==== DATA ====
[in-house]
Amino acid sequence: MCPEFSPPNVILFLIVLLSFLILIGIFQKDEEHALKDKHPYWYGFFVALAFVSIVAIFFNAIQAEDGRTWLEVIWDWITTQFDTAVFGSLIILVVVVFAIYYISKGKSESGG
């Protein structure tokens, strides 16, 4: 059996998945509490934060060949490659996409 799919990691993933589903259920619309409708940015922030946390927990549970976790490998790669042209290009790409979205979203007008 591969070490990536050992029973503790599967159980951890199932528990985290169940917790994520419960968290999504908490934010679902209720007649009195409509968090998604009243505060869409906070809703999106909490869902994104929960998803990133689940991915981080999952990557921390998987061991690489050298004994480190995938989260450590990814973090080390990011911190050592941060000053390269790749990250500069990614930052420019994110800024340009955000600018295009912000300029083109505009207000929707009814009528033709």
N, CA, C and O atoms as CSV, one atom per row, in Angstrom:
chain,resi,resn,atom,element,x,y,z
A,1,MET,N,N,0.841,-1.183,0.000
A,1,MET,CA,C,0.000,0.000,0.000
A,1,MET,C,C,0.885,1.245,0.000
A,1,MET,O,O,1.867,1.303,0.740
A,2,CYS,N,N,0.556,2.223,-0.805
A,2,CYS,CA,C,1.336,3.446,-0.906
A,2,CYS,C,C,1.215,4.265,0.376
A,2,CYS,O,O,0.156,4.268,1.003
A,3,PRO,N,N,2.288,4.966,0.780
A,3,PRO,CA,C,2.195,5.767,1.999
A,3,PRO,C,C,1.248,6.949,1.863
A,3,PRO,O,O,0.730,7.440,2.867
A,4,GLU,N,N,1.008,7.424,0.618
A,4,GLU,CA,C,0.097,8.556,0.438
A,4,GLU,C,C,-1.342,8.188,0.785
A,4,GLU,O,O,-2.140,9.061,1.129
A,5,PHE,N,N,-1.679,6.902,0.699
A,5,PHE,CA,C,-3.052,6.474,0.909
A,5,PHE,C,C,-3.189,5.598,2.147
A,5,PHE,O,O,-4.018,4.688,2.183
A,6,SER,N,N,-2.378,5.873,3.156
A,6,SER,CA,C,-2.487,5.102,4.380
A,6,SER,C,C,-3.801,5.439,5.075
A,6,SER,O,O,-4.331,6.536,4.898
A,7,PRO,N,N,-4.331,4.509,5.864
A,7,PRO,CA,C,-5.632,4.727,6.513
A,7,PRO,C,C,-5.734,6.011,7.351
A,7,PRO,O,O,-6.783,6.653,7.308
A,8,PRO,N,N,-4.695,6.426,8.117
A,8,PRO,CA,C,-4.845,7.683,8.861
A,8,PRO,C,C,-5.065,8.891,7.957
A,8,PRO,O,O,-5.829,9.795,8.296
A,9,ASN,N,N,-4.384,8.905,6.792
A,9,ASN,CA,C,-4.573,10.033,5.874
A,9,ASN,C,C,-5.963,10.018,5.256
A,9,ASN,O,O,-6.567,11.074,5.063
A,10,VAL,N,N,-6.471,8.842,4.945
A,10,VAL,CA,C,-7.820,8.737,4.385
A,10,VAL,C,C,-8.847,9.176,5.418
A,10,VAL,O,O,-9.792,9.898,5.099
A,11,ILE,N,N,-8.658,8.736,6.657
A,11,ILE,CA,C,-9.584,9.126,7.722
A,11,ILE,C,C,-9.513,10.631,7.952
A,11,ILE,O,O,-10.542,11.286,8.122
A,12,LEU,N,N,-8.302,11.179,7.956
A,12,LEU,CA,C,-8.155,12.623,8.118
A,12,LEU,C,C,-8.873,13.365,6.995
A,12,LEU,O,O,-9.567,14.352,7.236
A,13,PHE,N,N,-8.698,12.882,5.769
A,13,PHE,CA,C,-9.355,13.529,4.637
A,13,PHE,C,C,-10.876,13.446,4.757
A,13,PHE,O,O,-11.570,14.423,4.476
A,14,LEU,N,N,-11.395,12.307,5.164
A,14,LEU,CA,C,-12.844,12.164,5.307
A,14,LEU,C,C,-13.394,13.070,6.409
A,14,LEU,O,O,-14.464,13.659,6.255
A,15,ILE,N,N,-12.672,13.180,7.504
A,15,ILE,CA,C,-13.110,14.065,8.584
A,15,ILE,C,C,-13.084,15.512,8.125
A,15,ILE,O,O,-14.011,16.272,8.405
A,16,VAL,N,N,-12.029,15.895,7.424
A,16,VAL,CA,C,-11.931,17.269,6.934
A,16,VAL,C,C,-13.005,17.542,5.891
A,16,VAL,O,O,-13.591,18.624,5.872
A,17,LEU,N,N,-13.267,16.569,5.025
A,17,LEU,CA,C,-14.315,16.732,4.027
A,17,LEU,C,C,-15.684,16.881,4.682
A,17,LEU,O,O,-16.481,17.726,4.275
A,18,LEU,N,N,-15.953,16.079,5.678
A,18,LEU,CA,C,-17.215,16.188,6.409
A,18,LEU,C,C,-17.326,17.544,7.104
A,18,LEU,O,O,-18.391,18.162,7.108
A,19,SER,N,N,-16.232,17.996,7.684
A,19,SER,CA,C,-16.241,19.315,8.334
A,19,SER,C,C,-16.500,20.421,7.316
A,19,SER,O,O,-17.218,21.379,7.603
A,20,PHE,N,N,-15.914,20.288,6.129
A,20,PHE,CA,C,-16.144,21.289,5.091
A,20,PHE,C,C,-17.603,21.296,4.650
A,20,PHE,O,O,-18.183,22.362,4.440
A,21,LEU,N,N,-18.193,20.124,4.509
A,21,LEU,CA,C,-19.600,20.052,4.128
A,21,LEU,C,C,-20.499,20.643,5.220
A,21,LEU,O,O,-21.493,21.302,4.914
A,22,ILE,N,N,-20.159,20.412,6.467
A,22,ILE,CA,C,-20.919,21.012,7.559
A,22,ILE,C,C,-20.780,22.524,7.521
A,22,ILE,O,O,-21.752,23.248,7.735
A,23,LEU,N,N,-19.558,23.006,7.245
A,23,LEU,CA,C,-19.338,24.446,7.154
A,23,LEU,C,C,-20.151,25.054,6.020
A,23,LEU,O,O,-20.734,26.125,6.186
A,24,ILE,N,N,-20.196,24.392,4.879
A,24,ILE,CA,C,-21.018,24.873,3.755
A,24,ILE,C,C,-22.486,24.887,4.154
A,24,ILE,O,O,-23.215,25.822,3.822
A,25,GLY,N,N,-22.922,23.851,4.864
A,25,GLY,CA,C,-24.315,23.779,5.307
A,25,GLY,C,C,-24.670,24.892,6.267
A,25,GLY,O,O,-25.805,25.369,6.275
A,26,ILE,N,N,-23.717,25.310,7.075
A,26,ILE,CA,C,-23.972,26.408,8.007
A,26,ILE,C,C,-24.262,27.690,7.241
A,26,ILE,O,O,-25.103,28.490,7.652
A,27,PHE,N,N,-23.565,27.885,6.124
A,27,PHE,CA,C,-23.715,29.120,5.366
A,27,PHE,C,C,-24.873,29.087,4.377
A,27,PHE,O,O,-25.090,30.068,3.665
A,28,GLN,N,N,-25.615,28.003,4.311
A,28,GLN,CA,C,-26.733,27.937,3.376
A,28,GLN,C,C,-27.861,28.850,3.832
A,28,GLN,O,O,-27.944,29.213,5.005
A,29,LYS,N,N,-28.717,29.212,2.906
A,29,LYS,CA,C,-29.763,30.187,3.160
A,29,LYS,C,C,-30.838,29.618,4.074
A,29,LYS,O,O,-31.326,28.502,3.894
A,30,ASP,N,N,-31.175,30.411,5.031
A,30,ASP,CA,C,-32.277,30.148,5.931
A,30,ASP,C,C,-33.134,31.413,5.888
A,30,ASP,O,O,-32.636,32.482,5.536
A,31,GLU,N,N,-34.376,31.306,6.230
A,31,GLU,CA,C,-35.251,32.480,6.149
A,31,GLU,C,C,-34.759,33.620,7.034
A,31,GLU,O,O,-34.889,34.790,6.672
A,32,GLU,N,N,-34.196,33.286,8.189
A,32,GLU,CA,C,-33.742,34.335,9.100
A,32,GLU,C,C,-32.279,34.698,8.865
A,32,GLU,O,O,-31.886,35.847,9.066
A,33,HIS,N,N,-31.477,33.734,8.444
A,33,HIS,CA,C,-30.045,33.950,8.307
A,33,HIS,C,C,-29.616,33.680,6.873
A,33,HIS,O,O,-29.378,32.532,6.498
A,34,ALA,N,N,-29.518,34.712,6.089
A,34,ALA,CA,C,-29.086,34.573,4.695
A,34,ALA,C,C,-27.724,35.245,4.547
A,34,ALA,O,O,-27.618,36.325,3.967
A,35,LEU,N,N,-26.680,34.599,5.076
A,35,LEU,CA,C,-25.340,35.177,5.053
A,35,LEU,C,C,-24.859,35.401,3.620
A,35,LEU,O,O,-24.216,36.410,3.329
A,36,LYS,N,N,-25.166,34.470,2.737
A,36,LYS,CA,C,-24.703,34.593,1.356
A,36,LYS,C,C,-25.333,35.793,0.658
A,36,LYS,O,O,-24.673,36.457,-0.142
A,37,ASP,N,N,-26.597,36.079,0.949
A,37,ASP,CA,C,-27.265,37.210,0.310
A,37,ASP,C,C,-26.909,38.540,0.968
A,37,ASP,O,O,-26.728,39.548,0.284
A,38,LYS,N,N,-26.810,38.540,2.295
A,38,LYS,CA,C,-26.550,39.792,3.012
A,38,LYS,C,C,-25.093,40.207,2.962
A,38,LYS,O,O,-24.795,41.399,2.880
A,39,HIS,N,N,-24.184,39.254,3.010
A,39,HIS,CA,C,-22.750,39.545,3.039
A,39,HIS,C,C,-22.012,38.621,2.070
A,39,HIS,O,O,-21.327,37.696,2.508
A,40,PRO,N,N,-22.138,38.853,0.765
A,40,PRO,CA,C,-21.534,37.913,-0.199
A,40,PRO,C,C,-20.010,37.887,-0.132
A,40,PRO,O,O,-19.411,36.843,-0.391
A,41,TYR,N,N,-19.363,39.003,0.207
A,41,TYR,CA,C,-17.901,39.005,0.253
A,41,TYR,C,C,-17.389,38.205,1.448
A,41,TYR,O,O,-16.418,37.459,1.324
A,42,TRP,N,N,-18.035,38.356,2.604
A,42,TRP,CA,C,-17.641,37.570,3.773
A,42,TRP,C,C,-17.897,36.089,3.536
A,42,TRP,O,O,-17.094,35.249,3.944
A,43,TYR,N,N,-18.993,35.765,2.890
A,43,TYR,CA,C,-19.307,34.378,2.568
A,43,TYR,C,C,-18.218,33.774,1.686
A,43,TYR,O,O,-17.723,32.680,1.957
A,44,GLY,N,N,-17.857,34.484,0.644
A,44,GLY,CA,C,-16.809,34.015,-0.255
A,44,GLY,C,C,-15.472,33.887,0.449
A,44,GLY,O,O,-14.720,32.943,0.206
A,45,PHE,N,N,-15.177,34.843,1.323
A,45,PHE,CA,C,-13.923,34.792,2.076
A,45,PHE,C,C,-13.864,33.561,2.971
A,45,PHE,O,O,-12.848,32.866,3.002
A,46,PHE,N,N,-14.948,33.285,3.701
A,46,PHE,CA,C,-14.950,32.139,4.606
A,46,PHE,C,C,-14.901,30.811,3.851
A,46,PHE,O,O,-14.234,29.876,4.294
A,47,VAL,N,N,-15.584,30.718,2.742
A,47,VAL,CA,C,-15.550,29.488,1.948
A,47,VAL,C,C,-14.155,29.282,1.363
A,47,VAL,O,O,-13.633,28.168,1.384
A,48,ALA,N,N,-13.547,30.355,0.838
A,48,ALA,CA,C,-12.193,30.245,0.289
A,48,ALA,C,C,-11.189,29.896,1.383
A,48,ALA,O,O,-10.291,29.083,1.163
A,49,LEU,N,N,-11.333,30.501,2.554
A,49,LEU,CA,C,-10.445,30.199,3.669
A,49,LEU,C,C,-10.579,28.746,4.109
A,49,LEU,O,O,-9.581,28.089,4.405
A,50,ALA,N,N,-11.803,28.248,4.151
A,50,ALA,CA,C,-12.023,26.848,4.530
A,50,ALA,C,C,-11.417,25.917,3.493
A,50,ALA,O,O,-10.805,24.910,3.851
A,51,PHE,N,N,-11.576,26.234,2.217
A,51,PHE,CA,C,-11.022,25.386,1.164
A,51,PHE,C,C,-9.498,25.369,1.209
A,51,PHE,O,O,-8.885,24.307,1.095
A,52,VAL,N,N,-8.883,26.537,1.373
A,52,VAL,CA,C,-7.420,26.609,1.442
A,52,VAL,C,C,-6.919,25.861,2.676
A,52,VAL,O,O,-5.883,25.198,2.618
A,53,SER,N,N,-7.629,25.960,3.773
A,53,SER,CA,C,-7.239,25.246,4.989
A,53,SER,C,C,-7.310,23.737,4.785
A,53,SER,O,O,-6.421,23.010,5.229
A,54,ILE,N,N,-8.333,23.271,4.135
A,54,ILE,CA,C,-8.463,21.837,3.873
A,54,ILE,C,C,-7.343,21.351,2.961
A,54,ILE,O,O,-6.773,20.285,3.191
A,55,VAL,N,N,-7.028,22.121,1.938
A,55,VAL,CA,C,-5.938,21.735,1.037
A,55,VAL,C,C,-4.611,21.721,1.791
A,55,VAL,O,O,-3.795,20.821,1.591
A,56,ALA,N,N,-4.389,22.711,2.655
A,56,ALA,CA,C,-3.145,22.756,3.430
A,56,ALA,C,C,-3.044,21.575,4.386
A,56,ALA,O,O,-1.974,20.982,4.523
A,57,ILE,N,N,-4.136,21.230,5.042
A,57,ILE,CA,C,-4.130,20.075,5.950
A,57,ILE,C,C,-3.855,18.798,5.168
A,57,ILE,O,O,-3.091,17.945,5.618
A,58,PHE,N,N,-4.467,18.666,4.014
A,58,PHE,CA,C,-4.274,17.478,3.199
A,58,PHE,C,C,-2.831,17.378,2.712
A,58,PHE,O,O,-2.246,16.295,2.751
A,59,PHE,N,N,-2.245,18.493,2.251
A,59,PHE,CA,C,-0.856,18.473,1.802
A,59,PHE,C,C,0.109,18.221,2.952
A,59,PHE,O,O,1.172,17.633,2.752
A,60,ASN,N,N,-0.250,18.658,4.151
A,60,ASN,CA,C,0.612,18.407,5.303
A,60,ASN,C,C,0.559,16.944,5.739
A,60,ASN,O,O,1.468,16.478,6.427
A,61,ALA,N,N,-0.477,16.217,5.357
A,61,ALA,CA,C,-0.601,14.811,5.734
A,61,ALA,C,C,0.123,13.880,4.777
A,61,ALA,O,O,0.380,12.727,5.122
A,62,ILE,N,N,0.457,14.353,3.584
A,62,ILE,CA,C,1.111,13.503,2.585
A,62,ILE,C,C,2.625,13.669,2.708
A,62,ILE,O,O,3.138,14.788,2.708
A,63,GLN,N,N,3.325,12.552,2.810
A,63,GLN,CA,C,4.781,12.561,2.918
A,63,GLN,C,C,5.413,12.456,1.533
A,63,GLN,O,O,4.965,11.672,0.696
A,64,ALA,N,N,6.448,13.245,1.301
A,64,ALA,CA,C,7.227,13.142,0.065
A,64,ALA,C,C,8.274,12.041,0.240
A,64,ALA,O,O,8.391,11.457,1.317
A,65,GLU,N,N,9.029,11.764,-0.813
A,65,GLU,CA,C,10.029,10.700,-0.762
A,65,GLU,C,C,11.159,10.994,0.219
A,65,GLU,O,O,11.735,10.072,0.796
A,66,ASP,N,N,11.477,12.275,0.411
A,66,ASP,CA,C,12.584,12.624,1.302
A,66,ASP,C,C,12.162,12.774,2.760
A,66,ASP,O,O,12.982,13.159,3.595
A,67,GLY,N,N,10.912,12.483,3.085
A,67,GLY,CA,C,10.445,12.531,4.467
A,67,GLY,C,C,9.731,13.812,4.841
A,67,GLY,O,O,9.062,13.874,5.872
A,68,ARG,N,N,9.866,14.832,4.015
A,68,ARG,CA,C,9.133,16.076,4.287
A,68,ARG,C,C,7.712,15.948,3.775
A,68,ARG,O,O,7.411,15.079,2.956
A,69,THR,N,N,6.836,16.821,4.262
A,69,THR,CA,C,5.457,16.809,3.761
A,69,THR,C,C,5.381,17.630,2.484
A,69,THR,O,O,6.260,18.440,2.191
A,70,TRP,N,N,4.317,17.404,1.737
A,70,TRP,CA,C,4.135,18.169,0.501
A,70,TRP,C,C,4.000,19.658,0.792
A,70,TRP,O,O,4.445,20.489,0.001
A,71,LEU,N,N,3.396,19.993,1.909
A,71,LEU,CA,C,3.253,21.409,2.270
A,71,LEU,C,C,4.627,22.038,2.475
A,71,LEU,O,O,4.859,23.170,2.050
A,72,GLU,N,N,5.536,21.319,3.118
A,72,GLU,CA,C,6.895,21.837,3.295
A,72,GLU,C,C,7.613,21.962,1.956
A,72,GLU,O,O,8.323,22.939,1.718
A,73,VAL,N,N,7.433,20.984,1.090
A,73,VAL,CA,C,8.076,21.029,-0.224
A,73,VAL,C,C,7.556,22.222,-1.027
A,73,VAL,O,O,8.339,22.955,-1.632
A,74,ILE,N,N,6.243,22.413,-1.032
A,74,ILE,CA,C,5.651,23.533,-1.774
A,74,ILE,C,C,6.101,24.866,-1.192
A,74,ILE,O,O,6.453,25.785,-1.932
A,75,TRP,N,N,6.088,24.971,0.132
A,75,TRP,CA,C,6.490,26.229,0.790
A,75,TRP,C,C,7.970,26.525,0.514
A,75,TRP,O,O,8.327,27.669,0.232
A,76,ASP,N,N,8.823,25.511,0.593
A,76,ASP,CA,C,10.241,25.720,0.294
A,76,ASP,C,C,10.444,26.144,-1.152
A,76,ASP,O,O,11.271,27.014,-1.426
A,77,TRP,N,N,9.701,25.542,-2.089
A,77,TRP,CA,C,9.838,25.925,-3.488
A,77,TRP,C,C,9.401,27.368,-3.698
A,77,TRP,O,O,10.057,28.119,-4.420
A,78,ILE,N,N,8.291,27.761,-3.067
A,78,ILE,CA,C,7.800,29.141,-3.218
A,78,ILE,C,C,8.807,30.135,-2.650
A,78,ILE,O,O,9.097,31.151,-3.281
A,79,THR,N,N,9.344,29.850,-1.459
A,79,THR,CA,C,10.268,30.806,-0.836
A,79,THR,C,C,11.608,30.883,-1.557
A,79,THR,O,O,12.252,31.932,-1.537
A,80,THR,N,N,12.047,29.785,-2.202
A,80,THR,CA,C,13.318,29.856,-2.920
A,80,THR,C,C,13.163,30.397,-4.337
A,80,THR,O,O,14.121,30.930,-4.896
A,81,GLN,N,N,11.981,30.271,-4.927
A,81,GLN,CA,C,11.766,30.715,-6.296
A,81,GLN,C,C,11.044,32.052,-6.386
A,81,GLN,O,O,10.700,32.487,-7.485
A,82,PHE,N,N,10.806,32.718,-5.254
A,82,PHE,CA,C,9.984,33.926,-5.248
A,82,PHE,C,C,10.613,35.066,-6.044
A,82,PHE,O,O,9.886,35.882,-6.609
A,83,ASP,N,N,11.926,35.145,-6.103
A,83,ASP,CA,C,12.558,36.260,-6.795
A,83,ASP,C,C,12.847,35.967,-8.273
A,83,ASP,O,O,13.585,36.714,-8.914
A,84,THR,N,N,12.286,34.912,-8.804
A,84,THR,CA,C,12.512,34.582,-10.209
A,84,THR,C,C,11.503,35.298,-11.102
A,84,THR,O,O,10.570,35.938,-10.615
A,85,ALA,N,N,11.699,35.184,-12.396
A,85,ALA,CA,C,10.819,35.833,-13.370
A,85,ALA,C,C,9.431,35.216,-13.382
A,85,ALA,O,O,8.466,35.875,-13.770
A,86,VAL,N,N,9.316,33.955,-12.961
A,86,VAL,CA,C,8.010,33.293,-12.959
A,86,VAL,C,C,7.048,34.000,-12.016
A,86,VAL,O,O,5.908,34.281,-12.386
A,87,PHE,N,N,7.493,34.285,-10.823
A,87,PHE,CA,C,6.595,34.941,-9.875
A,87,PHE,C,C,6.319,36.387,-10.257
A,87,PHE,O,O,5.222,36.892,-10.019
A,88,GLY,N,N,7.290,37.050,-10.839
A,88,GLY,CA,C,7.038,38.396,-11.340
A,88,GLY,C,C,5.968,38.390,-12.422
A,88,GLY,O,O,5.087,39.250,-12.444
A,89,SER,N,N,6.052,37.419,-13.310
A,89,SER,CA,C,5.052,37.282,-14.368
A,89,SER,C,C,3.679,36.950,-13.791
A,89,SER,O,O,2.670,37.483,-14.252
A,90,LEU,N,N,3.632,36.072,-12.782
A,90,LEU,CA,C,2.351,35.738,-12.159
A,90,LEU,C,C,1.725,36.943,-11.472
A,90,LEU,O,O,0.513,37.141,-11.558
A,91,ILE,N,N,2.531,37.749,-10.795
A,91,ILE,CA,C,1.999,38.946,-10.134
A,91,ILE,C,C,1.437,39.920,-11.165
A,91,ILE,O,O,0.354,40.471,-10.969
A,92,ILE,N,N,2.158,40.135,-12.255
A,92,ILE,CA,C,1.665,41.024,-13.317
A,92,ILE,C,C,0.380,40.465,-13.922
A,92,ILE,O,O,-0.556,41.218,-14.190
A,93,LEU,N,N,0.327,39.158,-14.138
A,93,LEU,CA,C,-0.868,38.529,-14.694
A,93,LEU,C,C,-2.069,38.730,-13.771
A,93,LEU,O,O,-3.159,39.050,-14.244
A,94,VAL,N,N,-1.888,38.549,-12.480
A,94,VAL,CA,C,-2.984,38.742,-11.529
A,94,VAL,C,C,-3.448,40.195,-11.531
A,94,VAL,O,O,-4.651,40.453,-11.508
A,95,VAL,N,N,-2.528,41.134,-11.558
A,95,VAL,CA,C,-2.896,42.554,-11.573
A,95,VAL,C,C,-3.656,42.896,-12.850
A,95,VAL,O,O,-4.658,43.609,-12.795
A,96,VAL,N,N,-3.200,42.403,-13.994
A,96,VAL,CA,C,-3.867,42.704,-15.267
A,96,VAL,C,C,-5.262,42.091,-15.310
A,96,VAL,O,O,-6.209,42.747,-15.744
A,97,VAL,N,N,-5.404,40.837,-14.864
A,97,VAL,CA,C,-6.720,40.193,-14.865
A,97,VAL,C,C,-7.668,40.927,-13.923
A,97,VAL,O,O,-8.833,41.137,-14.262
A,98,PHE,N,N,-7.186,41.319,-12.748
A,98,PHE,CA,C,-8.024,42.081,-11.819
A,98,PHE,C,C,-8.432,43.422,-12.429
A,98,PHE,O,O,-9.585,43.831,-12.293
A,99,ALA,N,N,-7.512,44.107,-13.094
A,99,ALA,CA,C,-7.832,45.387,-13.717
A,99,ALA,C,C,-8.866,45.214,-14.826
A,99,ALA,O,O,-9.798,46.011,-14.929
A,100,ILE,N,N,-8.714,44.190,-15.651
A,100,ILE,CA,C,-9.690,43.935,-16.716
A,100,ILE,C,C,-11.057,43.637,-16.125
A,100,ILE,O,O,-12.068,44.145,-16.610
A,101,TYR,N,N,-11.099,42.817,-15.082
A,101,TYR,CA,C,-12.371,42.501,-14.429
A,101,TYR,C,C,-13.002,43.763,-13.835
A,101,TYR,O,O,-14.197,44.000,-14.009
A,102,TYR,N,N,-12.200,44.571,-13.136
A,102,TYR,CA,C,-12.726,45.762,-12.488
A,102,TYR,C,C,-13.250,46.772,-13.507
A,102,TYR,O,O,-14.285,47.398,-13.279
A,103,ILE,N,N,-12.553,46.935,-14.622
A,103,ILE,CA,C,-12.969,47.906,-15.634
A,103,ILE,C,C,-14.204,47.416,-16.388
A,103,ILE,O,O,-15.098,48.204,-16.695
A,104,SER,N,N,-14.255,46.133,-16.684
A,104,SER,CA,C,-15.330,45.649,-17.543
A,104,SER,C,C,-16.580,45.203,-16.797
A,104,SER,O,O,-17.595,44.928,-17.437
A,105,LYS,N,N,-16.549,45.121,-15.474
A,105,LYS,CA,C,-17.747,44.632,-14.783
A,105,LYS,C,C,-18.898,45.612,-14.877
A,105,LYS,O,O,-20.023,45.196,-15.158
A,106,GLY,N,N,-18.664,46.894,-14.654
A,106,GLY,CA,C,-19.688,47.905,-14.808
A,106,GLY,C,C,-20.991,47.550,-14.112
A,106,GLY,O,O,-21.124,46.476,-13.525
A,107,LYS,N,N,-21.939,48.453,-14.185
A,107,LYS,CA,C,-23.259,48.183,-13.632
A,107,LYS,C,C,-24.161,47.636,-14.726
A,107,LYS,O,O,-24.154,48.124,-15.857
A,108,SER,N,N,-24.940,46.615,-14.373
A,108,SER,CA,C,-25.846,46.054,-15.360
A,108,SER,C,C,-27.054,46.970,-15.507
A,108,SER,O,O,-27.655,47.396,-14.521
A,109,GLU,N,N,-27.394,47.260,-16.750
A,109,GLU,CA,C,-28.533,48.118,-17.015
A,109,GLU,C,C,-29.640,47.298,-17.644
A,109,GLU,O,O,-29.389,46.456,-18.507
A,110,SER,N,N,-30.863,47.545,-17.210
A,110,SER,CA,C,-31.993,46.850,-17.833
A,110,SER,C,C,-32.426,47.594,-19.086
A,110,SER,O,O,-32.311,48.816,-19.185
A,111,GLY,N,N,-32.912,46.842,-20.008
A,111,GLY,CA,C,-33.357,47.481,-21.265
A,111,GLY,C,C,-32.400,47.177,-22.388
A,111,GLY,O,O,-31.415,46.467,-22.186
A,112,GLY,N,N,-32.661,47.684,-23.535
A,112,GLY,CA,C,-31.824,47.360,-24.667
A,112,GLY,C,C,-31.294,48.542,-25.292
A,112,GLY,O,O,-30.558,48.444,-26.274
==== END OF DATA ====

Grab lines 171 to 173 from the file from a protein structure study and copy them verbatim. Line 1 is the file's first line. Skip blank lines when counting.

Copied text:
A,42,TRP,CA,C,-17.641,37.570,3.773
A,42,TRP,C,C,-17.897,36.089,3.536
A,42,TRP,O,O,-17.094,35.249,3.944